Another important factor to take into consideration is the opportunity to transfer partial interest in an asset to take advantage of the discounts on the gift or sale, allowing even more value to be transferred. The discounts can range from 10% to 40% depending on the percentage of the asset being transferred.

So while the uncertainty around estate taxes is unclear, we do know that designing and implementing an effective estate plan is still necessary. In addition, we know that now is an excellent time for planned asset transfers to occur for some of our clients. Please give our investment representative a call and schedule an appointment to make or continue your estate planning efforts.

Filed Under: Tax Management

Roth IRA Conversions – Choose your own Adventure

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Roth Conversion crossroads

You’ve probably heard that 2010 is the year of the Roth IRA conversion. With the repeal of the $100,000 income ceiling for Roth IRA conversions and for the first time ever, anyone with any IRA type can convert it to a Roth IRA regardless of their tax filing status. Here’s the important part:

By converting your traditional IRA to a Roth IRA, you are agreeing to pay taxes now on previously untaxed money in exchange for the right to have that money grow indefinitely without further tax obligations.

The question of whether to convert or not is best answered by a comprehensive and personal analysis that includes both tax management and investment management advisers. Further, the decision is usually not as easy as a simple ‘yes’ or ‘no’. Additional factors may affect each investor’s decision, such as:

  • whether to convert the entire IRA or just a part
  • whether to convert today or later (depending on whether you want to pay the taxable amount at one time or over the next two years)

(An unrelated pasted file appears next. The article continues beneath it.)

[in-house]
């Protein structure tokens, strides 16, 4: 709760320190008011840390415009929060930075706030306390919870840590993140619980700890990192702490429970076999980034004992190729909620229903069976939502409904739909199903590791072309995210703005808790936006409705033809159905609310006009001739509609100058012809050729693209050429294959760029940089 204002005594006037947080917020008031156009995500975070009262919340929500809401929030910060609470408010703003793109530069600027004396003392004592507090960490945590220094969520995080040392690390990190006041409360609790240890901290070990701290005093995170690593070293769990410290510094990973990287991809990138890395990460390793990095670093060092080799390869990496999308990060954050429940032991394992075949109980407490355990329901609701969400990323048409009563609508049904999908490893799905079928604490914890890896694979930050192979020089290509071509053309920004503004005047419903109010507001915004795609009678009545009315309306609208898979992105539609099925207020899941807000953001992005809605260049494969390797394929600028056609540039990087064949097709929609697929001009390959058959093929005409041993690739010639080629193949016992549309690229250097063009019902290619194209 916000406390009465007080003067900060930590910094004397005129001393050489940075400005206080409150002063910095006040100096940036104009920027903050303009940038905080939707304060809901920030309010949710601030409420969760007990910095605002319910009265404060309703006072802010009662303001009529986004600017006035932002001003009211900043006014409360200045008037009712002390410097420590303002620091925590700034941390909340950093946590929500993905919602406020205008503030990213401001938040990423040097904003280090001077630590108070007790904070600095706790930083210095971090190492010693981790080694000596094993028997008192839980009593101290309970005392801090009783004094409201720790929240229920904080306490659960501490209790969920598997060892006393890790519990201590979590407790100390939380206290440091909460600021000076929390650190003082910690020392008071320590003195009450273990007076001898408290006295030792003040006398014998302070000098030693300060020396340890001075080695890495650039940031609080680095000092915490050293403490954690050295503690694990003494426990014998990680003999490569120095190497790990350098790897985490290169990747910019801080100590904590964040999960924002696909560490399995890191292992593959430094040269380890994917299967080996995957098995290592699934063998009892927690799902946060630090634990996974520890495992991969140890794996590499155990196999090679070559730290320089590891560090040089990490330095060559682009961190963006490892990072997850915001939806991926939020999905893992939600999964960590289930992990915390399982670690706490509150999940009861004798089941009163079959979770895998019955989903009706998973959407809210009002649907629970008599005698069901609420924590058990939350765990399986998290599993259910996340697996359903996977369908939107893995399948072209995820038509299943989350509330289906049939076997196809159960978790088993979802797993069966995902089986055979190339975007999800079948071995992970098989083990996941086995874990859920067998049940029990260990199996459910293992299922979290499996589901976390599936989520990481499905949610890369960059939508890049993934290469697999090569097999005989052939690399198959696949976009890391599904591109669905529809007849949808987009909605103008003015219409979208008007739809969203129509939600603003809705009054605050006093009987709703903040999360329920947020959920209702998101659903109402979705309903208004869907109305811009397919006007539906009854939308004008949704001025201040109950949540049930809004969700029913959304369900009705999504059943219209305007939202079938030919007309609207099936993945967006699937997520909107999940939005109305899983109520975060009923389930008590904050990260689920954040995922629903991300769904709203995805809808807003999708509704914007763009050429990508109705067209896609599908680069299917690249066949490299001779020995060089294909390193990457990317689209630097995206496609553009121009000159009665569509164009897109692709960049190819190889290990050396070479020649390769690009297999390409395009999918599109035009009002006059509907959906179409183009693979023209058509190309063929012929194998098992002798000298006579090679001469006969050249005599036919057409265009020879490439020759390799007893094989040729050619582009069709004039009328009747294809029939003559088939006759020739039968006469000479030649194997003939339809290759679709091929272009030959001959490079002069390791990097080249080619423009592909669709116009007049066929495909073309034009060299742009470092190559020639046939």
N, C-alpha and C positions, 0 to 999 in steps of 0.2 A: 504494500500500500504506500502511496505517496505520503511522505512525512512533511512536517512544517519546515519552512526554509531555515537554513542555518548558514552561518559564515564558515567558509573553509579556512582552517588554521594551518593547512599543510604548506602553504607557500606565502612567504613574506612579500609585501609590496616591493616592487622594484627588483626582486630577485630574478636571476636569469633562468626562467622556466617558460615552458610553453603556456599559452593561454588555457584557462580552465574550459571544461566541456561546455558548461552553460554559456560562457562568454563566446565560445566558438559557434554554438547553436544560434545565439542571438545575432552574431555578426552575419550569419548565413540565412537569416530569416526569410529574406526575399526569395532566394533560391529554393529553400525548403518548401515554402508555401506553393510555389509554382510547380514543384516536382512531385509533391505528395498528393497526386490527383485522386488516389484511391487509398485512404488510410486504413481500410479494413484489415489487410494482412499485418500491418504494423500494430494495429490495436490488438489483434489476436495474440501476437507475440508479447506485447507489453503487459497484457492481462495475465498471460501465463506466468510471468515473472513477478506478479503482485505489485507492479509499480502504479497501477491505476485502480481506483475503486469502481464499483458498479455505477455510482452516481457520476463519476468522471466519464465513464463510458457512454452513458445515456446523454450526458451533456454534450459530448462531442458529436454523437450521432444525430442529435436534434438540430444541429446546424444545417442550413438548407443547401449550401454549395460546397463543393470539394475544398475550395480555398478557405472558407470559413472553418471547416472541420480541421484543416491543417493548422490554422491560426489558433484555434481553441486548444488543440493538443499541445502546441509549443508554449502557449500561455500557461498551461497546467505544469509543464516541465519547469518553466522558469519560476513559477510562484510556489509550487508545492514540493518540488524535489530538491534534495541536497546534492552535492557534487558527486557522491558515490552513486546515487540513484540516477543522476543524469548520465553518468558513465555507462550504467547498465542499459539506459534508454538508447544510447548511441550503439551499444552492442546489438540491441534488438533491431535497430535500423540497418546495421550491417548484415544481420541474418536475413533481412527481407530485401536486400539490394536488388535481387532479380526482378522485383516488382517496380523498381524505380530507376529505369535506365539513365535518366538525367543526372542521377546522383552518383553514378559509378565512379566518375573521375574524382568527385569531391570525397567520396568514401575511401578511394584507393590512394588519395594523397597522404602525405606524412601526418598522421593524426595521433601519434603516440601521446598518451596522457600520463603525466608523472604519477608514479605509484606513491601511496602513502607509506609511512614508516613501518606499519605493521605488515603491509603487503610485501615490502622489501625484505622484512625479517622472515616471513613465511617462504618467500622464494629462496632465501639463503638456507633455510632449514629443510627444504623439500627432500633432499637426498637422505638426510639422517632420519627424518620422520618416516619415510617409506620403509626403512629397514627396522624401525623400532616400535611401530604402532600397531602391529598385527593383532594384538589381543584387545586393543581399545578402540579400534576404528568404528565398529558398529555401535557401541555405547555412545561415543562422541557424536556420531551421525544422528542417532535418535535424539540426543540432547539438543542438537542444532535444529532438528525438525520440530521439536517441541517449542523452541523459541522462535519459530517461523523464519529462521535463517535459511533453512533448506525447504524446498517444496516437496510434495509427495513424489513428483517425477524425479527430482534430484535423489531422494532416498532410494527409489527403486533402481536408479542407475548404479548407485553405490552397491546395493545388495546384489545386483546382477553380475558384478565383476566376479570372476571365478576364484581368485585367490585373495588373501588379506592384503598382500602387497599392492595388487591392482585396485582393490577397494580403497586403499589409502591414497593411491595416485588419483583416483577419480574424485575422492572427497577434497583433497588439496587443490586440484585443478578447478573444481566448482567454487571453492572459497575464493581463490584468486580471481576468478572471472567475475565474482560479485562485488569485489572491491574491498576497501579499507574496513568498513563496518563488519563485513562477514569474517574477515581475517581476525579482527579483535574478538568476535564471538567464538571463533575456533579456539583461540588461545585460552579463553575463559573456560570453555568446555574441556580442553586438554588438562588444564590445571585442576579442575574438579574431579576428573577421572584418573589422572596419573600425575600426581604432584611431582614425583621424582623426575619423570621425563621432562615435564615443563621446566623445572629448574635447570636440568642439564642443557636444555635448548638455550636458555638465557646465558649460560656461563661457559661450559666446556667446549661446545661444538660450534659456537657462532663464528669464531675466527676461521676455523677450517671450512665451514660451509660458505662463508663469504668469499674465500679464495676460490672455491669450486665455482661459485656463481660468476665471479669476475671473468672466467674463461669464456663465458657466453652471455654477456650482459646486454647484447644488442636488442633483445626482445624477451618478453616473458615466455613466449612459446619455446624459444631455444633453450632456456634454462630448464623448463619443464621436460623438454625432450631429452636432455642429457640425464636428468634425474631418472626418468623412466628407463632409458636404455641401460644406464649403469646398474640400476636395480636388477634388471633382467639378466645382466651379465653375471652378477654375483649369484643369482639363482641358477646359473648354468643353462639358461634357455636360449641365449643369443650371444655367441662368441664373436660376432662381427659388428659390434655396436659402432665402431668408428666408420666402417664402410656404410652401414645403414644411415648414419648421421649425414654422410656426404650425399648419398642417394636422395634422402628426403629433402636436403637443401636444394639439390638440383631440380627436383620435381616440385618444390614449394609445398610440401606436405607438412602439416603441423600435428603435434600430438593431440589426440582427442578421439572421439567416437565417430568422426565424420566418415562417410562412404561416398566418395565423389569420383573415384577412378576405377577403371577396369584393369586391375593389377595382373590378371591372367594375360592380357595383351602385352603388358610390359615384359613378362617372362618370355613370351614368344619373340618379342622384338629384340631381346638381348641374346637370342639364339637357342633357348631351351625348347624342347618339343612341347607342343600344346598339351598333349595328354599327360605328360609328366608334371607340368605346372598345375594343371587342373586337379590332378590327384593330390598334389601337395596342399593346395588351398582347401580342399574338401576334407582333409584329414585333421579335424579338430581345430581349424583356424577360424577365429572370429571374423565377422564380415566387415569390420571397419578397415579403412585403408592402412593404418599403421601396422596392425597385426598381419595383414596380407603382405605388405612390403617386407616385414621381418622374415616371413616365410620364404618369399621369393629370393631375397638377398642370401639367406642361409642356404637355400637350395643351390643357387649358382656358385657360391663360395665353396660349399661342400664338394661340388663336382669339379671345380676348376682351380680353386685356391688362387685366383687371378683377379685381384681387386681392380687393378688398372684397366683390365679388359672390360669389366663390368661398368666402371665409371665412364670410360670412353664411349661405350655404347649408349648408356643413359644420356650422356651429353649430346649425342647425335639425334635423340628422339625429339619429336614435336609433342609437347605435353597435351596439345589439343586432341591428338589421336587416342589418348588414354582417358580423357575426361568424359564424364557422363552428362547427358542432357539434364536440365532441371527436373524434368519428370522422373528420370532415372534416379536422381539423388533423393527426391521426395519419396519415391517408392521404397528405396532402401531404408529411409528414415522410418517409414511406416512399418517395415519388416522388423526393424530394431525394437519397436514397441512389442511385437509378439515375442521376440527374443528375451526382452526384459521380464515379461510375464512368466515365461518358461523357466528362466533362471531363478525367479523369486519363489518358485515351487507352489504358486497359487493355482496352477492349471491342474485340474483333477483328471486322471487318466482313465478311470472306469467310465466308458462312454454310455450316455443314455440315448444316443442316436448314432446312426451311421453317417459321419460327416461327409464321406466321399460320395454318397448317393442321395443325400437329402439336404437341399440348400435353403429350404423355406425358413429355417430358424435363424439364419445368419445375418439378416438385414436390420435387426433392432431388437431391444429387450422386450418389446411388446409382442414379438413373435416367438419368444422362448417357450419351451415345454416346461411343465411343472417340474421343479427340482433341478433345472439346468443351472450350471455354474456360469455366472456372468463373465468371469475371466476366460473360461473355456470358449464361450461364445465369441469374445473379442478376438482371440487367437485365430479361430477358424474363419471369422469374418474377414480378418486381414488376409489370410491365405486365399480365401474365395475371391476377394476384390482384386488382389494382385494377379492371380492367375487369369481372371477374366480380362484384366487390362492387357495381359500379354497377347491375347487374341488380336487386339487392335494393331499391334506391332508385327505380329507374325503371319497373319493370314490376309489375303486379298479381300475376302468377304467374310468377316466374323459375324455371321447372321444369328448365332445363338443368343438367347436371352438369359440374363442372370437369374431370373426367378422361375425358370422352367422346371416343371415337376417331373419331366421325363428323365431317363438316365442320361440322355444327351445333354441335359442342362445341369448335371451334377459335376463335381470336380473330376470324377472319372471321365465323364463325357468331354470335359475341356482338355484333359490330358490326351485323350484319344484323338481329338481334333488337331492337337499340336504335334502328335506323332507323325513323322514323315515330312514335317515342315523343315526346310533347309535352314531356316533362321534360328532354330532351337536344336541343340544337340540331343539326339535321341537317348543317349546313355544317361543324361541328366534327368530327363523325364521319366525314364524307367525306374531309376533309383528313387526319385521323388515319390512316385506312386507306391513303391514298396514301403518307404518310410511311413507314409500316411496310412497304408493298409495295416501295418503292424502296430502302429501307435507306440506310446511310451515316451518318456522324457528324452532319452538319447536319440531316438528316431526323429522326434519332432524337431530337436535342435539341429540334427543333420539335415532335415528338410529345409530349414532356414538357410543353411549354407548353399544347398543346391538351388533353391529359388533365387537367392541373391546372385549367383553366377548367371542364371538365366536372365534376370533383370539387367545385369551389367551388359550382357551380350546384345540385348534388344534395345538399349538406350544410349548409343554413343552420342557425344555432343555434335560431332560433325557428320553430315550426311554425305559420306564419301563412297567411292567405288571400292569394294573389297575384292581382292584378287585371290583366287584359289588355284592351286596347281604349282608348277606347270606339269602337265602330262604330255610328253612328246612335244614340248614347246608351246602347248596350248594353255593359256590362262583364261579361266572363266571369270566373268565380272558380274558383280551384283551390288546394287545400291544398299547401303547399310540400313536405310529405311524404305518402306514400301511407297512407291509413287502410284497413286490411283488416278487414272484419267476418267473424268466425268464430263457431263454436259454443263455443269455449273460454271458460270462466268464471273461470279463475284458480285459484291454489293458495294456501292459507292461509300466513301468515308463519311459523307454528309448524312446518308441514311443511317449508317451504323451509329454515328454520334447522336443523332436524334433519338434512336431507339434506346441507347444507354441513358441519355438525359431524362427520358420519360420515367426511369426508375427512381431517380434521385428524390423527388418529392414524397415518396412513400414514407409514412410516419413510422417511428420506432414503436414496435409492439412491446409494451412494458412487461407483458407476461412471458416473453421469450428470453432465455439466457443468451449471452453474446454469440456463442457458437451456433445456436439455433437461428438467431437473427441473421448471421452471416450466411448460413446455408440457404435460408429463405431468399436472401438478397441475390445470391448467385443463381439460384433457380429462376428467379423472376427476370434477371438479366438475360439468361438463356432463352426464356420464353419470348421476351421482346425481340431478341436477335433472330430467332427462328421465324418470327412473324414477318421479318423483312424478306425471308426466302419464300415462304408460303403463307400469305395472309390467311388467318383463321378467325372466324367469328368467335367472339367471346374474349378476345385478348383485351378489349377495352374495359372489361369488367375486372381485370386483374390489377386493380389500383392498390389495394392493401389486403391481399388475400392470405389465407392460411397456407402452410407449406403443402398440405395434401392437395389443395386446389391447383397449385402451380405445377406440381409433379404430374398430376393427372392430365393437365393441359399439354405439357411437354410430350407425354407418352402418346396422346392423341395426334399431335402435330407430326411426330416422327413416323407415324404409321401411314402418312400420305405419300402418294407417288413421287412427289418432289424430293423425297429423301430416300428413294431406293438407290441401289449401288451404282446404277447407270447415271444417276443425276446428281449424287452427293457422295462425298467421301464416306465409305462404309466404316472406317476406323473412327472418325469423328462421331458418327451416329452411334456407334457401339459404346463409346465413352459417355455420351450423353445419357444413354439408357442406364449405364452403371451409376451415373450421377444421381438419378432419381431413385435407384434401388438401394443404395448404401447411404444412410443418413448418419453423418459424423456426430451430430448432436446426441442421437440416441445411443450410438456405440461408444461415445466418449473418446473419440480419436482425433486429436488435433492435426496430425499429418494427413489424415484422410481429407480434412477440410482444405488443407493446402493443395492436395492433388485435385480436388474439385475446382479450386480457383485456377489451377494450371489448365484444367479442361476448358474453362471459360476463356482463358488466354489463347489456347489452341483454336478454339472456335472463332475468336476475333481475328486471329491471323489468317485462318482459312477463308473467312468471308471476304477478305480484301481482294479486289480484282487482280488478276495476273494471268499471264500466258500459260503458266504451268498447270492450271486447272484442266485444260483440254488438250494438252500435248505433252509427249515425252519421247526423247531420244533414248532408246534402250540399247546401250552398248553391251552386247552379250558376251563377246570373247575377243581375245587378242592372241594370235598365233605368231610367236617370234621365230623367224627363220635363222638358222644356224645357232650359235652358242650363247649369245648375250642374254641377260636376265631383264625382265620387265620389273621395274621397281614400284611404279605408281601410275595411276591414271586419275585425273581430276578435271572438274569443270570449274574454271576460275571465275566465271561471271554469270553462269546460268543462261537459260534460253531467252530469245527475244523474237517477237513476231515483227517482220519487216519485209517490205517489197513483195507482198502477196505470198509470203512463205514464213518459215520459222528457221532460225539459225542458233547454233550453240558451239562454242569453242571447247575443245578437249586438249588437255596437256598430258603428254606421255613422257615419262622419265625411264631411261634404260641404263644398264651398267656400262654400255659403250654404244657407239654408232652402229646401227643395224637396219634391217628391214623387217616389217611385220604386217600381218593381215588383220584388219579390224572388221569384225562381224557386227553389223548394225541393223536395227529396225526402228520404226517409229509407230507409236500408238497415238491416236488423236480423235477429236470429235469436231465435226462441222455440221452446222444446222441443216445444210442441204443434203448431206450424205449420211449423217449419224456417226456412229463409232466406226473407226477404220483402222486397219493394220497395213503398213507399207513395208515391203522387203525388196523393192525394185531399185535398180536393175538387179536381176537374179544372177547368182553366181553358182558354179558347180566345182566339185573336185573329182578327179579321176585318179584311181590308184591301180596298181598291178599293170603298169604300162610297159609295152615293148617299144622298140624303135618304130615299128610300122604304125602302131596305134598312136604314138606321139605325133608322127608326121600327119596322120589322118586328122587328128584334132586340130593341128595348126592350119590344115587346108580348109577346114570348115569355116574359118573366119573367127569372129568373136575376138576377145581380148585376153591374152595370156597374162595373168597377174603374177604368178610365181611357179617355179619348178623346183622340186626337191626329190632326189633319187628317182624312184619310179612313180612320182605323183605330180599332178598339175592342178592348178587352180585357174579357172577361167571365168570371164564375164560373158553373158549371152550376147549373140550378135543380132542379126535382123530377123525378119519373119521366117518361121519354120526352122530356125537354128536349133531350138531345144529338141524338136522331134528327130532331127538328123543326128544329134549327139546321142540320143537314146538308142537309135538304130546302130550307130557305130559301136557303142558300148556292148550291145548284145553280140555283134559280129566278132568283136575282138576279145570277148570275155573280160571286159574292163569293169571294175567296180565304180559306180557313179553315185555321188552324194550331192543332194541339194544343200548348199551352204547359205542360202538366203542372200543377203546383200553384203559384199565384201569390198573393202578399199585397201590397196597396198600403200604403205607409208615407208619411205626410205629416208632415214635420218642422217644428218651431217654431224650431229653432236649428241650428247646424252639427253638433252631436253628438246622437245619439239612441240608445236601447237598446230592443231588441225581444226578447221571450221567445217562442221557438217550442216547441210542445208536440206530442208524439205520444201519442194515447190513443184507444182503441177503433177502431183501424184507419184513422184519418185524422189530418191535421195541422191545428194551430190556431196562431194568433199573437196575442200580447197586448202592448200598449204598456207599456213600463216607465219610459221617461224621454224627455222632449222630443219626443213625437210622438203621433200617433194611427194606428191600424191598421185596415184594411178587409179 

• and so on

Similar to the choose-your-own-adventure books popular in the early 1980s, the question of whether and when to convert your traditional IRA is an adventure with a number of choices to be made.

When a Conversion Does Not Make Sense

We can make the initial choice of whether to convert a little easier for you by identifying the circumstances in which a conversion does not make sense, and those are:

  • If the IRA funds will be used within 10 years. Converting will not make sense in this situation because there is simply not enough time for the investment growth to compensate for the pre-paid taxes.
  • If the funds are not available to pay the taxes on the conversion. While half of the taxes due can be deferred as late as the filing of your 2012 return, those funds still have to be a available and if they are not, the conversion should not be completed. Taxes paid with money from the IRA will be treated as a distribution too, so unless you are in a position where you can withdraw from your IRA without penalty, then a 10% penalty will be assessed.
  • If the funds in the IRA will be donated to charity as part of your estate plan. Qualified charities can already liquidate the gifted IRA without paying taxes, and donating your IRA increases the value of your donation by your marginal tax rate. Of course, as of today, an IRA can only be donated after your death, not before.
  • If you are concerned about a market crash. If you’re confident the market will repeat the record-setting free fall of 2008, then you should delay your conversion until the market hits bottom. The primary reason is this: taxes are assessed on the value of your account on the day of the conversion. So, from a tax perspective, the lower your account value is on the date of conversion, the lower your assessed taxes.